How To Love Someone With Avoidant Personality Disorder

How to love someone with avoidant personality disorder

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Do you have an avoidant partner who seems withdrawn or emotionally disconnected all the time?

It’s often challenging to know how to love someone with avoidant personality disorder since they tend to avoid intimacy of any kind.

However, it’s possible to have a healthy intimate relationship with a partner who has an avoidant attachment style.

The best way to show love to a significant other who shuns emotional closeness is by developing understanding and empathy.

These skills allow you to love your avoidant partner in a nurturing way. And when your partner commits to communicating openly, as much as possible, you will also feel loved and respected.

WHAT IS AVOIDANT PERSONALITY DISORDER?

According to mental health professionals, avoidant personality disorder (AVPD) is primarily a pervasive pattern of social inhibition, feelings of inadequacy, and hypersensitivity to negative evaluation.

This personality disorder emerges by early adulthood. Furthermore, for a diagnosis of AVPD, a person must be affected in a variety of settings including the workplace and in intimate, romantic relationships.

Causes of avoidant personality disorder

CAUSES OF AVOIDANT PERSONALITY DISORDER

There are avoidant behaviors your partner likely has that hurt or aggravate you especially when all you’re trying to do is love them deeply.

When this happens, it’s natural to get into a place of blame and judgment. To help interrupt this natural process, it’s helpful to understand why your partner struggles with a pervasive pattern of social avoidance.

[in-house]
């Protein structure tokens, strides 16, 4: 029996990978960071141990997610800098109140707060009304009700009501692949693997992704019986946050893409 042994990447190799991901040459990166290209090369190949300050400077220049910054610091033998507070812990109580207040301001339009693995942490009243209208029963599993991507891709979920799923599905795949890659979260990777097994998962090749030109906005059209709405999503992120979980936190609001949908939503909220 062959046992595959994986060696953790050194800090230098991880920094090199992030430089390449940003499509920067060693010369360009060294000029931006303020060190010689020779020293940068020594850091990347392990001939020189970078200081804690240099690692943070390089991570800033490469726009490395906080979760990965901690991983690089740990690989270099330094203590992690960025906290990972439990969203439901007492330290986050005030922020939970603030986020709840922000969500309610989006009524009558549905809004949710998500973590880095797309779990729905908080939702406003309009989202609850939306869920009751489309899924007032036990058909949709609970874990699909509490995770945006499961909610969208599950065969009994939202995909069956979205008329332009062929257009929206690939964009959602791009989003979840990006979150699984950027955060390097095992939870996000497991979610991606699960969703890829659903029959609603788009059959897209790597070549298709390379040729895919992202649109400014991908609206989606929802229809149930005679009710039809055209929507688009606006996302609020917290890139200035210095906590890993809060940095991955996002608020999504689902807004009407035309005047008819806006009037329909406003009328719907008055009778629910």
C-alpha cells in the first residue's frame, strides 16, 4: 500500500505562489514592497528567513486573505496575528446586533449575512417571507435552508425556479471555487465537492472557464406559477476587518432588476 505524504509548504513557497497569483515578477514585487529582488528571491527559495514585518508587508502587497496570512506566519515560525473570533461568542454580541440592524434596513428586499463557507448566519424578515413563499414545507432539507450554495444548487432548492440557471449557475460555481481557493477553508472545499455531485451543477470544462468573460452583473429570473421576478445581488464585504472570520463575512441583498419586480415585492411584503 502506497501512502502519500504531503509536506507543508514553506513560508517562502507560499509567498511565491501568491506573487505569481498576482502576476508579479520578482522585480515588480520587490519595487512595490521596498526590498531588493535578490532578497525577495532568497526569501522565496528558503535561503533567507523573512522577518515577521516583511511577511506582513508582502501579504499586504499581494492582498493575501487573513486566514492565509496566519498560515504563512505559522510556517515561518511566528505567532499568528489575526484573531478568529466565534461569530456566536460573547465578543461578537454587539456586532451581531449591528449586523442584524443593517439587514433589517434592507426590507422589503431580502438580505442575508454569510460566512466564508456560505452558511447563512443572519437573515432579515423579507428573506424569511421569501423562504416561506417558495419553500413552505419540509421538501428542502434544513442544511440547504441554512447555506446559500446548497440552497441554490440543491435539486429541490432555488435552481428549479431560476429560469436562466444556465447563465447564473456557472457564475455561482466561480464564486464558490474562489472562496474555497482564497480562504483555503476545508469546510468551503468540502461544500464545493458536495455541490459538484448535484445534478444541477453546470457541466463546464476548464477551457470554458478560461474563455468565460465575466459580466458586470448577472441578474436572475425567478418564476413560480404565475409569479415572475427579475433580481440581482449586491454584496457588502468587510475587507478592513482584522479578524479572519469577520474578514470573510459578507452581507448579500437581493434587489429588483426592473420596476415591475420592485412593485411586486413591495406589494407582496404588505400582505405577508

Fundamentally, avoidant personality disorder stems from childhood trauma. Neglect, emotional abuse, and enmeshment are common in individuals who develop AVPD.

Enmeshment, also known as “parental overprotection” or “helicopter parenting” is when a parent fails to have appropriate emotional boundaries with their child.

The result is the parent fixates on the child to manage their own anxieties. If your avoidant partner was enmeshed, they likely felt suffocated growing up by this parent.

It’s natural to develop avoidant behaviors when their caregiver’s emotions, needs, or demands were more important than their own.

Seeking separation and avoiding emotional closeness with others is understandable when you remember your avoidant partner was likely suffocated growing up.

Avoidant behaviors are your partner’s attempt to have a sense of their own identity. Given their overprotection, they will falsely believe that a loss of self is the cost of intimacy.